The internet of things (IoT) market is expanding at a rate where distinguishing it as a separate category is beginning to seem a bit absurd. Increasingly, new products — and updates of existing ones — are smart and/or connected. One company is changing the fundamental calculus behind this shift by lowering the barrier considerably when it comes to what it costs to make something ‘smart,’ both in terms of the upfront bill of materials, along with subsequent support and development costs.
MicroEJ CEO Fred Rivard took me through his company’s history from its founding in 2004 until now. Much of those earlier years were spent in development, but since around 2012 or so, the French company has been deploying for IoT devices what Android is to smartphones — a flexible, extensible platform that can operate on a wide range of hardware profiles while being relatively easy to target for application and feature developers. MicroEJ takes the ‘code once, deploy anywhere’ maxim to the extreme, since its platform is designed from the ground up to be incredibly conservative when it comes to resource consumption, meaning it can run on hardware with as little as one-tenth or more the bill of materials cost of running more complex operating platforms — like Android Things, for instance.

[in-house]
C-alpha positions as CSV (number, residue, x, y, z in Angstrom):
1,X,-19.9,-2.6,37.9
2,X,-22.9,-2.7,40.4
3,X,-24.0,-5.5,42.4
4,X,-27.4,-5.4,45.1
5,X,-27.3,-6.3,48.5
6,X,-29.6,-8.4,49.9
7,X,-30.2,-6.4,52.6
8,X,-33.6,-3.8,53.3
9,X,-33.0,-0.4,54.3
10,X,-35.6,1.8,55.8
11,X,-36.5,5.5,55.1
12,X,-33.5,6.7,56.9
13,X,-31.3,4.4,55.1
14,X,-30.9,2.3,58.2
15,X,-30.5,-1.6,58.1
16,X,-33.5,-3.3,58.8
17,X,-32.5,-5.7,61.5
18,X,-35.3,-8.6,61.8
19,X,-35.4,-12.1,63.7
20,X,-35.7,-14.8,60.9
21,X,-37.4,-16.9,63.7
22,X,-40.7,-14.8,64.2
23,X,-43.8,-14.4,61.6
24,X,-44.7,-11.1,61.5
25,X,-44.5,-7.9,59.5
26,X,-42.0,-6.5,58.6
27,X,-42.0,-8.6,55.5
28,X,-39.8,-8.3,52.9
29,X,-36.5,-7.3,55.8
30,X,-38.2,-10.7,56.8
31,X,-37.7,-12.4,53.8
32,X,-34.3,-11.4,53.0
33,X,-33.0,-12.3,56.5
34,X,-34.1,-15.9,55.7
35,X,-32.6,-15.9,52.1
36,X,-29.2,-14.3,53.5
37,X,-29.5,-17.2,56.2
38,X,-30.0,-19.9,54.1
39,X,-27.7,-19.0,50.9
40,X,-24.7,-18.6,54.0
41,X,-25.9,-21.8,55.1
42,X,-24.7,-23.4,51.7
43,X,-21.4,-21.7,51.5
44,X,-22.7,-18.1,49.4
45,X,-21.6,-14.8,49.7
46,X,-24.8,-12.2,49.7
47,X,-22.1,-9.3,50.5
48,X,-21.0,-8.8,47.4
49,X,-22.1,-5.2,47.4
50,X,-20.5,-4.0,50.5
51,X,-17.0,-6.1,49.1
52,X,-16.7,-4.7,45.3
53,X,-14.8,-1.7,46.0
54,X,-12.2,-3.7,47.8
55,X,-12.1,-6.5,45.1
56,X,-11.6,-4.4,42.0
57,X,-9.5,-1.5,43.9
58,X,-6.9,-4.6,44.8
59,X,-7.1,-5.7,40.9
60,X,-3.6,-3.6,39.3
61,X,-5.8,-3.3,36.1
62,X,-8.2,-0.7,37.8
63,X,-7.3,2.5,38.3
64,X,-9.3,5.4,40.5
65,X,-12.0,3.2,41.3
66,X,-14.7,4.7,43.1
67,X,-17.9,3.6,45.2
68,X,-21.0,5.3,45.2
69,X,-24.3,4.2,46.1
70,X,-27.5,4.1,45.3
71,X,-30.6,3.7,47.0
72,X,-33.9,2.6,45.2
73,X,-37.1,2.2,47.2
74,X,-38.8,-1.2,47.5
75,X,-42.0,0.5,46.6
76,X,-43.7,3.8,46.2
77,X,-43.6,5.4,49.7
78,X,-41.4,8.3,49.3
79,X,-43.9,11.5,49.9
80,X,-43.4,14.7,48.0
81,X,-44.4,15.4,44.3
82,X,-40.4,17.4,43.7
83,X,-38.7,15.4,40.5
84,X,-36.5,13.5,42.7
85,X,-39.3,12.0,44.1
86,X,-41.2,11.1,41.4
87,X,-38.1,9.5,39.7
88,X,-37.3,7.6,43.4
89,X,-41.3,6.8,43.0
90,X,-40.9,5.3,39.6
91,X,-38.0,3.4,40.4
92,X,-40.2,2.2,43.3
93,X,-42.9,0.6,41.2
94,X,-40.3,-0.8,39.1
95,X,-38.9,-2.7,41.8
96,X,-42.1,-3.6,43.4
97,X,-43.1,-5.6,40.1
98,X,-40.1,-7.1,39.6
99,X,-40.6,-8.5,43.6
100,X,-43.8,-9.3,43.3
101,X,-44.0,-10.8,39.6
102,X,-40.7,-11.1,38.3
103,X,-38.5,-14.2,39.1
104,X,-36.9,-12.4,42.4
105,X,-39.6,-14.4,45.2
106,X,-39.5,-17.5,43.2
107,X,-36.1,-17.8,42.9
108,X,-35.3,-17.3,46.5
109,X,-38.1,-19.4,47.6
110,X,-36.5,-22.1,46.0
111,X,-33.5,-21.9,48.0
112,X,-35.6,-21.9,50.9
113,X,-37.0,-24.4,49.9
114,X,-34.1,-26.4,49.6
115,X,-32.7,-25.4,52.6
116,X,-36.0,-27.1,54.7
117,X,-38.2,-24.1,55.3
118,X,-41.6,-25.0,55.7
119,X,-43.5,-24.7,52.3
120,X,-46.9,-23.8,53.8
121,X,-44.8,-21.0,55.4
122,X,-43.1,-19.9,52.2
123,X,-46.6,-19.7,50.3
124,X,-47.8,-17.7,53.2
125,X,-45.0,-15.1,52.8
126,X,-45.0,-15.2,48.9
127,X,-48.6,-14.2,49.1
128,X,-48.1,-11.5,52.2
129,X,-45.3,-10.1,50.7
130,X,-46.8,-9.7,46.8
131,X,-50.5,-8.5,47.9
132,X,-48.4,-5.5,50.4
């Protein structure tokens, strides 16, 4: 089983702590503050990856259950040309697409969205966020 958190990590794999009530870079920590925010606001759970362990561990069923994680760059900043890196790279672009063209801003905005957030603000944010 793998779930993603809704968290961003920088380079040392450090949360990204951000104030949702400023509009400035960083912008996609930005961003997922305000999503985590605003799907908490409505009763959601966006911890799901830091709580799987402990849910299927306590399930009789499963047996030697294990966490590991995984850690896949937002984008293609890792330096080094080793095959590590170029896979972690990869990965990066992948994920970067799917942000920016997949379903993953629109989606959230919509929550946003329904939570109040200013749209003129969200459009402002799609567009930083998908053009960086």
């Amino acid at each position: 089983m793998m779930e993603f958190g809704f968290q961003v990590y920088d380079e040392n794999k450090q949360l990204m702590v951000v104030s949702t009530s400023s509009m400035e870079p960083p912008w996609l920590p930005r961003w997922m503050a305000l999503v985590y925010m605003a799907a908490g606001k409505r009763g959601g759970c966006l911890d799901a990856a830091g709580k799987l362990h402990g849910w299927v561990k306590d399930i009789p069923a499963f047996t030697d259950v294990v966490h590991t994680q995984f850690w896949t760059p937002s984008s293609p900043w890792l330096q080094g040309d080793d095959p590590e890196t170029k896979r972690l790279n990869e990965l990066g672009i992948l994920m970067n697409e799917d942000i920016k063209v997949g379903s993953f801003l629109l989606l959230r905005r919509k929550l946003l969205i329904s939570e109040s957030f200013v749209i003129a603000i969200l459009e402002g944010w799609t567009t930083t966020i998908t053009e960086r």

“We take category of device where currently, Android is too big,” Rivard said. “So it doesn’t fit, even though you would like to have the capability to add software easily devices, but you can’t because Android is too big. The cost of entry is roughly $10 to $15 per unit in hardware and bill of material — that’s the cost of Android […] So it would be great to be able to run an Android layer, but you can’t just because of the cost. So we managed to reduce that cost, and to basically design a very small layer that’s1000 times smarter than Android.”